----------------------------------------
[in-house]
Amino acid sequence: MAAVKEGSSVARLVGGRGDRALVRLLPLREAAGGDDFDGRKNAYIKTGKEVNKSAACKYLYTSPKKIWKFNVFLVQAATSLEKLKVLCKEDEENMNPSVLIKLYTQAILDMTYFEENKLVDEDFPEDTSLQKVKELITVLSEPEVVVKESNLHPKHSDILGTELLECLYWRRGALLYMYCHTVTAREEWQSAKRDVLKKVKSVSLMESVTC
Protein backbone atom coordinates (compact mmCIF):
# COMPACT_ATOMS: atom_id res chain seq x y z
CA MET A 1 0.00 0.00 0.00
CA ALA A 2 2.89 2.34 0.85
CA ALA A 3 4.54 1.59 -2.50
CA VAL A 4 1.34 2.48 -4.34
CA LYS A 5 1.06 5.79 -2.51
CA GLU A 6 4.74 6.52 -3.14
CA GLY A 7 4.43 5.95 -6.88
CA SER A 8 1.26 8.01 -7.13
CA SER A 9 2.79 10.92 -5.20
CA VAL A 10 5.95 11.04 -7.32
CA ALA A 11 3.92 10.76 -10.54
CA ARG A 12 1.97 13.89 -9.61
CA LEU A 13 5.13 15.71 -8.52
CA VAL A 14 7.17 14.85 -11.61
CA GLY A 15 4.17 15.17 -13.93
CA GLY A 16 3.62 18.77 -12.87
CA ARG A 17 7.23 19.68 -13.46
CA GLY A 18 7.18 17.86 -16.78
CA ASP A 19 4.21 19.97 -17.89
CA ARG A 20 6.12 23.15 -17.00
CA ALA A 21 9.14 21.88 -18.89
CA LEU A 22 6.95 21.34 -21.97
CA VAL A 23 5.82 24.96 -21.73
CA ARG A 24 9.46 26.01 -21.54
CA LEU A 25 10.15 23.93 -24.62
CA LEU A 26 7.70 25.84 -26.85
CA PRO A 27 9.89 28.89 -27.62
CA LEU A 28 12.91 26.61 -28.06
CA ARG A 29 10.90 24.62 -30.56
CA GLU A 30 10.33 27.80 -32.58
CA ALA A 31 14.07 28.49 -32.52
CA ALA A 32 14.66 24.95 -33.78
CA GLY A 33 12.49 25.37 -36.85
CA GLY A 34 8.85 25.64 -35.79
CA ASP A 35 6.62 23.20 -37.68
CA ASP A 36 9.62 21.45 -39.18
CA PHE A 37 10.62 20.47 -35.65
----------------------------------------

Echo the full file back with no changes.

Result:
[in-house]
Amino acid sequence: MAAVKEGSSVARLVGGRGDRALVRLLPLREAAGGDDFDGRKNAYIKTGKEVNKSAACKYLYTSPKKIWKFNVFLVQAATSLEKLKVLCKEDEENMNPSVLIKLYTQAILDMTYFEENKLVDEDFPEDTSLQKVKELITVLSEPEVVVKESNLHPKHSDILGTELLECLYWRRGALLYMYCHTVTAREEWQSAKRDVLKKVKSVSLMESVTC
Protein backbone atom coordinates (compact mmCIF):
# COMPACT_ATOMS: atom_id res chain seq x y z
CA MET A 1 0.00 0.00 0.00
CA ALA A 2 2.89 2.34 0.85
CA ALA A 3 4.54 1.59 -2.50
CA VAL A 4 1.34 2.48 -4.34
CA LYS A 5 1.06 5.79 -2.51
CA GLU A 6 4.74 6.52 -3.14
CA GLY A 7 4.43 5.95 -6.88
CA SER A 8 1.26 8.01 -7.13
CA SER A 9 2.79 10.92 -5.20
CA VAL A 10 5.95 11.04 -7.32
CA ALA A 11 3.92 10.76 -10.54
CA ARG A 12 1.97 13.89 -9.61
CA LEU A 13 5.13 15.71 -8.52
CA VAL A 14 7.17 14.85 -11.61
CA GLY A 15 4.17 15.17 -13.93
CA GLY A 16 3.62 18.77 -12.87
CA ARG A 17 7.23 19.68 -13.46
CA GLY A 18 7.18 17.86 -16.78
CA ASP A 19 4.21 19.97 -17.89
CA ARG A 20 6.12 23.15 -17.00
CA ALA A 21 9.14 21.88 -18.89
CA LEU A 22 6.95 21.34 -21.97
CA VAL A 23 5.82 24.96 -21.73
CA ARG A 24 9.46 26.01 -21.54
CA LEU A 25 10.15 23.93 -24.62
CA LEU A 26 7.70 25.84 -26.85
CA PRO A 27 9.89 28.89 -27.62
CA LEU A 28 12.91 26.61 -28.06
CA ARG A 29 10.90 24.62 -30.56
CA GLU A 30 10.33 27.80 -32.58
CA ALA A 31 14.07 28.49 -32.52
CA ALA A 32 14.66 24.95 -33.78
CA GLY A 33 12.49 25.37 -36.85
CA GLY A 34 8.85 25.64 -35.79
CA ASP A 35 6.62 23.20 -37.68
CA ASP A 36 9.62 21.45 -39.18
CA PHE A 37 10.62 20.47 -35.65